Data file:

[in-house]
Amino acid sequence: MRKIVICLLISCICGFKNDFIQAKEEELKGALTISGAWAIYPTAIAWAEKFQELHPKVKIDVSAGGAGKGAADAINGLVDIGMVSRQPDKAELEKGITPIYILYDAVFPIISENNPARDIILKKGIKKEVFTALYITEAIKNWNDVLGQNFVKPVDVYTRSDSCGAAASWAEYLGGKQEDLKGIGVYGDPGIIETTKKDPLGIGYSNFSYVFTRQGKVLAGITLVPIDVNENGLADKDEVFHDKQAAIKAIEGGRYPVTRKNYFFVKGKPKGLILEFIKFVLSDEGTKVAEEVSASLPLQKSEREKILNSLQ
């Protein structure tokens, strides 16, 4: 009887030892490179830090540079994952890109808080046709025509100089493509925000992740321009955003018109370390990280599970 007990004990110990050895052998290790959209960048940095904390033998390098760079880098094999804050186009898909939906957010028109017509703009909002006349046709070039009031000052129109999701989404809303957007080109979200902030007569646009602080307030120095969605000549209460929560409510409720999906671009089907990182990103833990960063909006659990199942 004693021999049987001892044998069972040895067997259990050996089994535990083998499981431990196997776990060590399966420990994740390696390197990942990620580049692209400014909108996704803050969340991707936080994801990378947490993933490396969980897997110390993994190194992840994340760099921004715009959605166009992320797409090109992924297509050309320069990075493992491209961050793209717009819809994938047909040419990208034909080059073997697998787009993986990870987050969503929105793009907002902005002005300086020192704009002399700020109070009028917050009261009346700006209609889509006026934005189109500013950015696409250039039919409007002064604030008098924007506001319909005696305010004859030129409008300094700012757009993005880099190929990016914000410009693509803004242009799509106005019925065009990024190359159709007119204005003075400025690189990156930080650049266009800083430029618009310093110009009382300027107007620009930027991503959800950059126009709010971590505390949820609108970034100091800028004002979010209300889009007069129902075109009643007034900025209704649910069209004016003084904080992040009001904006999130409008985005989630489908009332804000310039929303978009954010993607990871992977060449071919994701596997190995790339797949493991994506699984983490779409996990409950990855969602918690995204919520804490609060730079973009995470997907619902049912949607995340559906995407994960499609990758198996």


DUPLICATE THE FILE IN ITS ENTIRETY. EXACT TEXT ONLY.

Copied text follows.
[in-house]
Amino acid sequence: MRKIVICLLISCICGFKNDFIQAKEEELKGALTISGAWAIYPTAIAWAEKFQELHPKVKIDVSAGGAGKGAADAINGLVDIGMVSRQPDKAELEKGITPIYILYDAVFPIISENNPARDIILKKGIKKEVFTALYITEAIKNWNDVLGQNFVKPVDVYTRSDSCGAAASWAEYLGGKQEDLKGIGVYGDPGIIETTKKDPLGIGYSNFSYVFTRQGKVLAGITLVPIDVNENGLADKDEVFHDKQAAIKAIEGGRYPVTRKNYFFVKGKPKGLILEFIKFVLSDEGTKVAEEVSASLPLQKSEREKILNSLQ
């Protein structure tokens, strides 16, 4: 009887030892490179830090540079994952890109808080046709025509100089493509925000992740321009955003018109370390990280599970 007990004990110990050895052998290790959209960048940095904390033998390098760079880098094999804050186009898909939906957010028109017509703009909002006349046709070039009031000052129109999701989404809303957007080109979200902030007569646009602080307030120095969605000549209460929560409510409720999906671009089907990182990103833990960063909006659990199942 004693021999049987001892044998069972040895067997259990050996089994535990083998499981431990196997776990060590399966420990994740390696390197990942990620580049692209400014909108996704803050969340991707936080994801990378947490993933490396969980897997110390993994190194992840994340760099921004715009959605166009992320797409090109992924297509050309320069990075493992491209961050793209717009819809994938047909040419990208034909080059073997697998787009993986990870987050969503929105793009907002902005002005300086020192704009002399700020109070009028917050009261009346700006209609889509006026934005189109500013950015696409250039039919409007002064604030008098924007506001319909005696305010004859030129409008300094700012757009993005880099190929990016914000410009693509803004242009799509106005019925065009990024190359159709007119204005003075400025690189990156930080650049266009800083430029618009310093110009009382300027107007620009930027991503959800950059126009709010971590505390949820609108970034100091800028004002979010209300889009007069129902075109009643007034900025209704649910069209004016003084904080992040009001904006999130409008985005989630489908009332804000310039929303978009954010993607990871992977060449071919994701596997190995790339797949493991994506699984983490779409996990409950990855969602918690995204919520804490609060730079973009995470997907619902049912949607995340559906995407994960499609990758198996």